Experimental Brain Research

, Volume 78, Issue 3, pp 588–596 | Cite as

Role of the sensorimotor cortex in postural adjustments accompanying a conditioned paw lift in the standing cat

  • E. V. Birjukova
  • M. Dufossé
  • A. A. Frolov
  • M. E. Ioffé
  • J. Massion
Article

Summary

The role of the sensorimotor cortex in the postural adjustments associated with conditioned paw lifting movements was investigated in the cat. Cats were trained to stand quietly on four strain gauge equipped platforms and to perform a lift-off movement with one forelimb when a conditioned tone was presented. The parameters recorded were the vertical forces exerted by the paws on each platform, the lateral and antero-posterior displacements of rods implanted on the T2, T12, L5 vertebrae as well as their rotation, and the EMG of triceps and biceps of both forelimbs. Before lesion, the postural adjustment consisted of a “nondiagonal” pattern where the CG was displaced laterally inside the triangle formed by the three remaining supporting limbs. Here a lateral bending of the thoracic column toward the supporting forelimb could be observed. The associated EMG pattern consisted of an early activation of the triceps lateral head in the moving limb which was probably responsible for the body displacement toward the opposite side, and a late biceps activation associated with the lift. In the supporting forelimb, a coactivation of the biceps and triceps was usually present. After contralateral sensorimotor lesion, the conditioned lifting movements were lost for 4–15 days after the lesion, before being subsequently recovered. The same lateral CG displacement and bending of the back was seen after lesion as before, which indicates that the goal of postural adjustment was preserved. However, the means of reaching it were modified. In most of the intact animals, the CG displacement was achieved in one step, whereas in the animals with lesions, the displacement was made either according to a slow ramp mode or in a discontinuous manner involving several steps. The mechanisms responsible for this disturbance are discussed.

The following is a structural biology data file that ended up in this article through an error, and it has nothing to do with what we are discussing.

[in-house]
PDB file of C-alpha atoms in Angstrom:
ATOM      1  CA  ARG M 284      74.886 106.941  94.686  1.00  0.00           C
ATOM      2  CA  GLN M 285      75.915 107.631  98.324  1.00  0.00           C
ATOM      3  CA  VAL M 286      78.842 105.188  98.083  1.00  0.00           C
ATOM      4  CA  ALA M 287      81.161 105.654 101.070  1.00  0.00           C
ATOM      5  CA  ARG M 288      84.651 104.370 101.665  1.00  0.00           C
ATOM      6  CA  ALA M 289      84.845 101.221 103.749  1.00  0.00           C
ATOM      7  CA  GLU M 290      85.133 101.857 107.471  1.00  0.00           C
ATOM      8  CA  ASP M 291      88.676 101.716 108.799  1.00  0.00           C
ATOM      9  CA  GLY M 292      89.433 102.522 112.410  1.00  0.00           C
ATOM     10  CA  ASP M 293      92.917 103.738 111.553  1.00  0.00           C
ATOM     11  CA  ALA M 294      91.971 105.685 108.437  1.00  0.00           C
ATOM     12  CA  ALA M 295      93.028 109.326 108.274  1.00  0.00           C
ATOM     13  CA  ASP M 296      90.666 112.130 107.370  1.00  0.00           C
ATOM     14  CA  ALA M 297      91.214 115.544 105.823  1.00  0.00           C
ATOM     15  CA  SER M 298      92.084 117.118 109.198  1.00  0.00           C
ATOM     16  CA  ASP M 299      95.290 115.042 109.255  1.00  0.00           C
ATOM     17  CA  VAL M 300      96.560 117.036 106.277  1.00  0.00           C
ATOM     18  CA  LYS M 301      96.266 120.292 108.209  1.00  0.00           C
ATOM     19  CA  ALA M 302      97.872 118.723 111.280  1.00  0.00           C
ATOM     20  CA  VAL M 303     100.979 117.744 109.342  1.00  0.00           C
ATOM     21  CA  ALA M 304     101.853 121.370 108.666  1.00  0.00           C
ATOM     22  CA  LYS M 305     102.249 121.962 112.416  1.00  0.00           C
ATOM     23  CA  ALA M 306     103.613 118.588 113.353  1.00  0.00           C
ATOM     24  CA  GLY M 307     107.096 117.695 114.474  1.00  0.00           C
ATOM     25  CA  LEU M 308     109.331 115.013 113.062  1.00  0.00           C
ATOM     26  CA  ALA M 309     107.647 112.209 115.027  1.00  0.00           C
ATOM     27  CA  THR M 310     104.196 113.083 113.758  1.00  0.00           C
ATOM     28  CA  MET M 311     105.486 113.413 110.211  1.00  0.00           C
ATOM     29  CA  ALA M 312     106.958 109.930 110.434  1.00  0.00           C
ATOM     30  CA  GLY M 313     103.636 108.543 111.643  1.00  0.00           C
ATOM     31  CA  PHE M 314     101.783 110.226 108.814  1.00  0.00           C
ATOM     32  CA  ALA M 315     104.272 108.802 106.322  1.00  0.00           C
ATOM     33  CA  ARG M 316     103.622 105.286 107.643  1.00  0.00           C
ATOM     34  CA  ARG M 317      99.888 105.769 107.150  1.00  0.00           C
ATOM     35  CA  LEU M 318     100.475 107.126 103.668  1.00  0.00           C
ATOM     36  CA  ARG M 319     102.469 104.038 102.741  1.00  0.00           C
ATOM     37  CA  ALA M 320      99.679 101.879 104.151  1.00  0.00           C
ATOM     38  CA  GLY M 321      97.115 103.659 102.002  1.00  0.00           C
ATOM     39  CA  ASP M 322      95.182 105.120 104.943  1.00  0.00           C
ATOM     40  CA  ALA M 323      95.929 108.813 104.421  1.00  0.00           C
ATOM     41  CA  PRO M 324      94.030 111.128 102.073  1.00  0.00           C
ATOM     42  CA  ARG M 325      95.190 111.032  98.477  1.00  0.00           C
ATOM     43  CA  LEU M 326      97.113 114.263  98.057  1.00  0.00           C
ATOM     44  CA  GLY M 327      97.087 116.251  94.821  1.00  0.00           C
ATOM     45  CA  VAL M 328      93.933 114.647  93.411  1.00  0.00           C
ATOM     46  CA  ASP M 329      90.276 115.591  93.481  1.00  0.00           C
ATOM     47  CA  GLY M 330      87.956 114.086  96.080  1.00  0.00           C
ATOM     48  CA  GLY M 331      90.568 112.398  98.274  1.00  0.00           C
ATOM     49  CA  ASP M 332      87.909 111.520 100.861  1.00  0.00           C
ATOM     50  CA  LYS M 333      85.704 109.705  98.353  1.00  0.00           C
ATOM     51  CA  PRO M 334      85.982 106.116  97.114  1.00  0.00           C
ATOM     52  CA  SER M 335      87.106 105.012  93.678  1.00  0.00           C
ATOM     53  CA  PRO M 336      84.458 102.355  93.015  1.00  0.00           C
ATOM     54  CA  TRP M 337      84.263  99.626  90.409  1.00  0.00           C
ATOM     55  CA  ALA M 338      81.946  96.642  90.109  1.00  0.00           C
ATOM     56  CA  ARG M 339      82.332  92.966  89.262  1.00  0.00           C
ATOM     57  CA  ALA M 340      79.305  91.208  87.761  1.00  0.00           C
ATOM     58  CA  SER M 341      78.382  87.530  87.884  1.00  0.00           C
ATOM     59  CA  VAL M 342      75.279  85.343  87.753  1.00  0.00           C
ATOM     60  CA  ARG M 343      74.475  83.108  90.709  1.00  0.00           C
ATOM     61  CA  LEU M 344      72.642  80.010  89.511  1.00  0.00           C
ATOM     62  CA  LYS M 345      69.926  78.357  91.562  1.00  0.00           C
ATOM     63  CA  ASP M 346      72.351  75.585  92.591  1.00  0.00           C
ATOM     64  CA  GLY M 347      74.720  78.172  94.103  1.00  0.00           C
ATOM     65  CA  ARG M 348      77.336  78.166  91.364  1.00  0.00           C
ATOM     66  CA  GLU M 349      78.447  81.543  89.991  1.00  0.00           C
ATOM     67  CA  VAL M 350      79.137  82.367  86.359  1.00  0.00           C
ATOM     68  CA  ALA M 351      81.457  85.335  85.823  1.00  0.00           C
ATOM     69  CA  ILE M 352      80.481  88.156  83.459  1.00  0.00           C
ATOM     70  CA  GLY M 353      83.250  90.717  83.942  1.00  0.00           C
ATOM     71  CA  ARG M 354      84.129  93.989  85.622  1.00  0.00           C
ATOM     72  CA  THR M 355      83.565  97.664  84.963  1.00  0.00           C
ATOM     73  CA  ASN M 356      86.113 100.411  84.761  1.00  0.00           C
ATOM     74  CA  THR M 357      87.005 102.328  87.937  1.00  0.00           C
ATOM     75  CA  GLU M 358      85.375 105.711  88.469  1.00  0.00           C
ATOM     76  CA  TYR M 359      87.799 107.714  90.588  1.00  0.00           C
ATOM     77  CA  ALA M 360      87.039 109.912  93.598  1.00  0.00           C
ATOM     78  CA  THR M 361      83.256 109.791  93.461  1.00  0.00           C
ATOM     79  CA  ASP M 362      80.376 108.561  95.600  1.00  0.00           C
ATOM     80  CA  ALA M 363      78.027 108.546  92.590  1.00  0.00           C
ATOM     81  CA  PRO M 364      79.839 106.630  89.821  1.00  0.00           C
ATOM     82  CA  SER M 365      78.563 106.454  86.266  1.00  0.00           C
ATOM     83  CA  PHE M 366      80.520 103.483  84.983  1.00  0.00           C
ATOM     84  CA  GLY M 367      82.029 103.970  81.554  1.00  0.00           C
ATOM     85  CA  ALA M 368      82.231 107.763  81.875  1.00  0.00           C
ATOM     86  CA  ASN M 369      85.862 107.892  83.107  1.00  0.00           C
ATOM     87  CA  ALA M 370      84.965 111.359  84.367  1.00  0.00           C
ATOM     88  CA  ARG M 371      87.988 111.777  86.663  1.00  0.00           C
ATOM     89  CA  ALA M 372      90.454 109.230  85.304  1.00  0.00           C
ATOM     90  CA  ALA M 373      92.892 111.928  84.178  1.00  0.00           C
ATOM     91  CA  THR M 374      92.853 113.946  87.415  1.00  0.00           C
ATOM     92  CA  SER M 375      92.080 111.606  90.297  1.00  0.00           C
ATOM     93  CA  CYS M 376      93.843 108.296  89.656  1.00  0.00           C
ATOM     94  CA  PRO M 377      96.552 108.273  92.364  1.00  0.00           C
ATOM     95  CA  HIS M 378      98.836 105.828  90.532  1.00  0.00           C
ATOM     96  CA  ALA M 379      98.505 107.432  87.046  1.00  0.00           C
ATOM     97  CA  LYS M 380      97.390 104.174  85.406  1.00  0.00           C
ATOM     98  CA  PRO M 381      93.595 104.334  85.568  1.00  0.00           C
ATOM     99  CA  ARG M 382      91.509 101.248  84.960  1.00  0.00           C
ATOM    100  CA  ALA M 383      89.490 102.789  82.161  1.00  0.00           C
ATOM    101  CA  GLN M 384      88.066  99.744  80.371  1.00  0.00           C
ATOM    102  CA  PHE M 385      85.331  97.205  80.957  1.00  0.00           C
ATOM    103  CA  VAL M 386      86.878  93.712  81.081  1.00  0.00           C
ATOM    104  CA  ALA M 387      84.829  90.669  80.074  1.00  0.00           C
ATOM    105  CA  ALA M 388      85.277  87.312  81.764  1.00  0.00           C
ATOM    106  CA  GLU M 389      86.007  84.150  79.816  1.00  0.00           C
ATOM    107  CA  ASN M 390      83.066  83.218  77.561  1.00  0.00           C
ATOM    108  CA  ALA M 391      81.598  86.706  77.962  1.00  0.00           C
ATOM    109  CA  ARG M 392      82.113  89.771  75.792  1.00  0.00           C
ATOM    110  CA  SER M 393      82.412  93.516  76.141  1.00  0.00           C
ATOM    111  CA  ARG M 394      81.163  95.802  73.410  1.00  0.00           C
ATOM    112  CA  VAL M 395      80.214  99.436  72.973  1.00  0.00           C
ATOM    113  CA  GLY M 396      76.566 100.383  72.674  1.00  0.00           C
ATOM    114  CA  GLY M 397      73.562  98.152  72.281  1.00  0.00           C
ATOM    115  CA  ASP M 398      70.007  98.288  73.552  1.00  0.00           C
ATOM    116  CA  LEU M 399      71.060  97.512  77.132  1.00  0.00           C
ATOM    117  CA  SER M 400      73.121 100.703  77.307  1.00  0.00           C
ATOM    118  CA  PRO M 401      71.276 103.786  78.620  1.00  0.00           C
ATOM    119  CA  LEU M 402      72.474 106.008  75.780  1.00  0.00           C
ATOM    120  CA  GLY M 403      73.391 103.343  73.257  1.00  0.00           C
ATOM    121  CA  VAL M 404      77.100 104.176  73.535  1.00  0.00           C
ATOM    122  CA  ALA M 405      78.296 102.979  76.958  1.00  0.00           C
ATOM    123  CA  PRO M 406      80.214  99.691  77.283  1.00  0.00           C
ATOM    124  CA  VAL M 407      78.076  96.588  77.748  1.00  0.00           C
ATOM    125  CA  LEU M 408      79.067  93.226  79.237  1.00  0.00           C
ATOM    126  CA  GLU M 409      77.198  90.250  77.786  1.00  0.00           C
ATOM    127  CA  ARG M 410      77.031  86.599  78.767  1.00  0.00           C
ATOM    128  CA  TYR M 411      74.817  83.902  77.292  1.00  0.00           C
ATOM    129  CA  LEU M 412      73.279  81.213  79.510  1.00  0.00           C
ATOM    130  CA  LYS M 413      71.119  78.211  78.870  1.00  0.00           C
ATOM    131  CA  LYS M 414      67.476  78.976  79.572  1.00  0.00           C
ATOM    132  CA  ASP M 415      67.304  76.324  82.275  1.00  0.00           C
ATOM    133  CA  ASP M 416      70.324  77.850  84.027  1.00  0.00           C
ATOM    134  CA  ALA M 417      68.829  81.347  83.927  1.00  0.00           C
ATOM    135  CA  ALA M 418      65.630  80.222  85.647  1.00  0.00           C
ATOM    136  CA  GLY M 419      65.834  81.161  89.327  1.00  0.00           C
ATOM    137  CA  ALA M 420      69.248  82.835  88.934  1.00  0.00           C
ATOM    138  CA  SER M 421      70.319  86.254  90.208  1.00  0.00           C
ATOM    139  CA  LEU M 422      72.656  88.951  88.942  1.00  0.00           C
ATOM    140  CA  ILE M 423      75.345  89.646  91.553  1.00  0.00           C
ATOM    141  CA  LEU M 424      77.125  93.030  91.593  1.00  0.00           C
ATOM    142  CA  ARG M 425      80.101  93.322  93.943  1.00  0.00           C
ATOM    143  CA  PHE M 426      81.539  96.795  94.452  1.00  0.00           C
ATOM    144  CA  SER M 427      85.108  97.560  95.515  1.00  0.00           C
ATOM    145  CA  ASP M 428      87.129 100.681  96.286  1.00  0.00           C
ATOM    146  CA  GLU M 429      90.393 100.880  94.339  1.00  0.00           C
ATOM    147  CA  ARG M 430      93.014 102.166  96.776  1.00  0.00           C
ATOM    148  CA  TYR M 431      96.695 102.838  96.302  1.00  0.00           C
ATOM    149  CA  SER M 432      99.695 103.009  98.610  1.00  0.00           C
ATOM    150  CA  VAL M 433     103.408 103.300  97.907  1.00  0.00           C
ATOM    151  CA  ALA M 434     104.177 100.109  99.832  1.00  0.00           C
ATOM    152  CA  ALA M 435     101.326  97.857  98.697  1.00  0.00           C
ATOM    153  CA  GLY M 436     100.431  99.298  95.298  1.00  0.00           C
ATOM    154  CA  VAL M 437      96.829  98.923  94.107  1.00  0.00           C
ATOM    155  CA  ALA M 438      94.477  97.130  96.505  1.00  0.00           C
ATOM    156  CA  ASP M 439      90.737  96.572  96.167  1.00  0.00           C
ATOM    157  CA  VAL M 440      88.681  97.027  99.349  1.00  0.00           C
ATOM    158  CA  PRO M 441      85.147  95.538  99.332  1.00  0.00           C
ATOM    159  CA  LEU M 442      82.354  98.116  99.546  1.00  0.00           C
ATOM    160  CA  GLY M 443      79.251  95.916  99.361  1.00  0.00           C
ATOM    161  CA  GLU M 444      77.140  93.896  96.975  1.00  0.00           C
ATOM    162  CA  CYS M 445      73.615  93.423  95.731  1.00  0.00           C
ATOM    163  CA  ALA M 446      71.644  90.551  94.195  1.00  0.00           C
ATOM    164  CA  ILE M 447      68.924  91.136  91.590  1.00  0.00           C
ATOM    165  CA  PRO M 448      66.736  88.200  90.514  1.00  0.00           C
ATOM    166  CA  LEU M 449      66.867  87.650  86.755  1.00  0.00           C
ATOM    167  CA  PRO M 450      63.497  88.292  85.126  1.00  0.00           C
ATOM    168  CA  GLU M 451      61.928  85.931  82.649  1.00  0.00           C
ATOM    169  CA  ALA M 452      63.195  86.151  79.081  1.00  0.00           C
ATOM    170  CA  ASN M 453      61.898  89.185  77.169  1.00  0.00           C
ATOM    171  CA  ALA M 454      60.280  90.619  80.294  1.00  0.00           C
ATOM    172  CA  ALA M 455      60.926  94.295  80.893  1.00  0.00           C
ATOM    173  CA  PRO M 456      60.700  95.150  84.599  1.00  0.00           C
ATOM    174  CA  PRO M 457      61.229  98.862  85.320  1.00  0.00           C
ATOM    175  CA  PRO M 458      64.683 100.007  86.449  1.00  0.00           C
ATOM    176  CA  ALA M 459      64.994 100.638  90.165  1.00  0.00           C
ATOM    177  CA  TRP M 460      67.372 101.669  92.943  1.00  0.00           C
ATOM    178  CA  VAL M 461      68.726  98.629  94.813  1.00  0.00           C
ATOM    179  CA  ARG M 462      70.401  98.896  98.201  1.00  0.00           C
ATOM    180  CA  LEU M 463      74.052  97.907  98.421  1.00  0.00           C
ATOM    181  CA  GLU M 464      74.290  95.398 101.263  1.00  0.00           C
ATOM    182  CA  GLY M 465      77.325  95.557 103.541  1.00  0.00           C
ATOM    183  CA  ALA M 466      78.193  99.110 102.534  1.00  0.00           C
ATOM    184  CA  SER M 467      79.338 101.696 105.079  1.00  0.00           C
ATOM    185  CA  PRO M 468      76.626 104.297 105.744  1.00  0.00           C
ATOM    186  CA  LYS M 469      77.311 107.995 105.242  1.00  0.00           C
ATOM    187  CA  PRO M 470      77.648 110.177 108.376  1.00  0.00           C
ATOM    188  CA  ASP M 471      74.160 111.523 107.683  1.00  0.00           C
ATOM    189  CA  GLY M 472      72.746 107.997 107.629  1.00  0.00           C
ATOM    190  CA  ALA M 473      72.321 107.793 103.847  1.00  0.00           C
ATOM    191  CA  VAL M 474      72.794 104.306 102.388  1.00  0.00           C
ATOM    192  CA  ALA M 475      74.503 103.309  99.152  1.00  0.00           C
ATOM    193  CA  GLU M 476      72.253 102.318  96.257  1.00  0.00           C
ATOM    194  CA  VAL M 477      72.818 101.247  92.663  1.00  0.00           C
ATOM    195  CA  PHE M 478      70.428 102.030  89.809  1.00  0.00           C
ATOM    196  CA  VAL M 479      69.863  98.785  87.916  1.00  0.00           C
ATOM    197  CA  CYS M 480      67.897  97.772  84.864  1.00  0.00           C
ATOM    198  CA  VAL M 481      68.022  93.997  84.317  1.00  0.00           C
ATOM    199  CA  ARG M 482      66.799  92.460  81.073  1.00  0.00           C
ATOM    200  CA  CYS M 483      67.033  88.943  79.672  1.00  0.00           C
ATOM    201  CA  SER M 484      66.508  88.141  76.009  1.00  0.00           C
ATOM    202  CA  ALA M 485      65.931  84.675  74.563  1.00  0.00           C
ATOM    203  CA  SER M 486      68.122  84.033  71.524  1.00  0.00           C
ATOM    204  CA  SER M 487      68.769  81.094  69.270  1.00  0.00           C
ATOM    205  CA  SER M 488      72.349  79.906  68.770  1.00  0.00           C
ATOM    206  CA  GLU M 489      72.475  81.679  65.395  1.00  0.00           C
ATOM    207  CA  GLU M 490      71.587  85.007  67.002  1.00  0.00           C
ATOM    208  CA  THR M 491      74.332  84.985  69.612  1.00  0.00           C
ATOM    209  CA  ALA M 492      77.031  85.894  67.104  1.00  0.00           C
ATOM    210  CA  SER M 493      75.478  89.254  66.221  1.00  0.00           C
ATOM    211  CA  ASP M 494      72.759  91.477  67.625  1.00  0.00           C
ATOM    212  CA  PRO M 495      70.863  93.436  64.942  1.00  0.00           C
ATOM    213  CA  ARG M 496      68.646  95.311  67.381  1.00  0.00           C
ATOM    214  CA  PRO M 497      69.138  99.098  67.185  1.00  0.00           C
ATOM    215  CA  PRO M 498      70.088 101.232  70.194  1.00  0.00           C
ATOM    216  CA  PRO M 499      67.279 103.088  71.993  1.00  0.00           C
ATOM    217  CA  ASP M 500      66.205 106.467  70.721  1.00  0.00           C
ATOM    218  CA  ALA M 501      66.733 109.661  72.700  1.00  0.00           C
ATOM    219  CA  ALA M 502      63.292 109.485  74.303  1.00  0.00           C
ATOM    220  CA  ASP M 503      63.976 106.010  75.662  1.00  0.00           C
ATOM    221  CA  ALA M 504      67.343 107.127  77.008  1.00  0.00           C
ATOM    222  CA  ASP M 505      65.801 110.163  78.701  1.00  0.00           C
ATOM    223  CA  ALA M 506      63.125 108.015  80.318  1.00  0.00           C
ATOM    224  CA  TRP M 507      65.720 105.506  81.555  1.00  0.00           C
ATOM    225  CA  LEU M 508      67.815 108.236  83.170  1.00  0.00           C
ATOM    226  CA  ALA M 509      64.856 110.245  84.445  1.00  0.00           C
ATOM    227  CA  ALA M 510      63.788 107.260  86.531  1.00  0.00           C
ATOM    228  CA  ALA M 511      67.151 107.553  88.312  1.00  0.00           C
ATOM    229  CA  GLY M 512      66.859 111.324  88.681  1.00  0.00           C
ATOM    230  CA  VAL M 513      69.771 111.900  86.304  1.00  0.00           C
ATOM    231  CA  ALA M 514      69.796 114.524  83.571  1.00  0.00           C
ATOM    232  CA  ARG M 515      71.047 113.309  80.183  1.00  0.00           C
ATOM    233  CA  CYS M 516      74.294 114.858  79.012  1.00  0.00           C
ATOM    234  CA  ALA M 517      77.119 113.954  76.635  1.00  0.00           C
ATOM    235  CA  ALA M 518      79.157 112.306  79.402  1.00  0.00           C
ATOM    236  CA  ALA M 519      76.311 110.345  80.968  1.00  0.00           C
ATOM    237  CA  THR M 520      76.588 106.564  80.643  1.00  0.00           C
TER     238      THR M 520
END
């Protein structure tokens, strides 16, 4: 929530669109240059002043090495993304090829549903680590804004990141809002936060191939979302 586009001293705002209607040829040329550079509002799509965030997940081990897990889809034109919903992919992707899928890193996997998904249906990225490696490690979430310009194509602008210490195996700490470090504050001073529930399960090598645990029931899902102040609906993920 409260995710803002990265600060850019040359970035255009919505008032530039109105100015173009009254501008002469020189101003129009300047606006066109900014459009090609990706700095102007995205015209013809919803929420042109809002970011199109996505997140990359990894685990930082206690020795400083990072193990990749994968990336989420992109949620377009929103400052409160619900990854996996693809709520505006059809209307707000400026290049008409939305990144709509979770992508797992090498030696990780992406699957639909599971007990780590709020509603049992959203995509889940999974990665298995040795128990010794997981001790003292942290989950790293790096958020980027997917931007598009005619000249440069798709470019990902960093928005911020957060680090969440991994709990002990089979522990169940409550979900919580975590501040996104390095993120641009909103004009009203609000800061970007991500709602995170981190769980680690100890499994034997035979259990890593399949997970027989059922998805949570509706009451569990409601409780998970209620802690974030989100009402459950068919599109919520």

Key words

Motor cortex Conditioned movement Posture Balance control Cat 

Preview

Unable to display preview. Download preview PDF.

Unable to display preview. Download preview PDF.

References

  1. Alstermark B, Sasaki S (1983) Electromyographic activity in fast and slow elbow extensors during a visually guided forelimb movement in cats. Brain Res 259: 155–158Google Scholar
  2. Amassian VE, Ross R, Wertenbaker C, Weiner H (1972) Cerebellothalamocortical interrelations in contact placing and other movements in cats. In Frigyesi T, Rinvik E, Yahr MD (eds) Corticothalamic projections and sensorimotor activities. Raven Press, New York, pp 395–444Google Scholar
  3. Bard P (1933) Studies on the cerebral cortex. I. Localized control of placing and hopping reactions in the cat and their normal management by small cortical remnants. Arch Neurol Psychiat 30: 40–74Google Scholar
  4. Birjukova EV, Dufosse M, Frolov AA, Ioffe ME, Massion J (1988) Biomechanical model of quadruped with flexible spine. Proc 7th Congr ISEKGoogle Scholar
  5. Brooks VB (1985) How are “Move” and “Hold” programs matched? In: Bloedel JR, Dichgans J, Precht W (eds) Cerebellar functions. Springer, Berlin Heidelberg New York, pp 1–23Google Scholar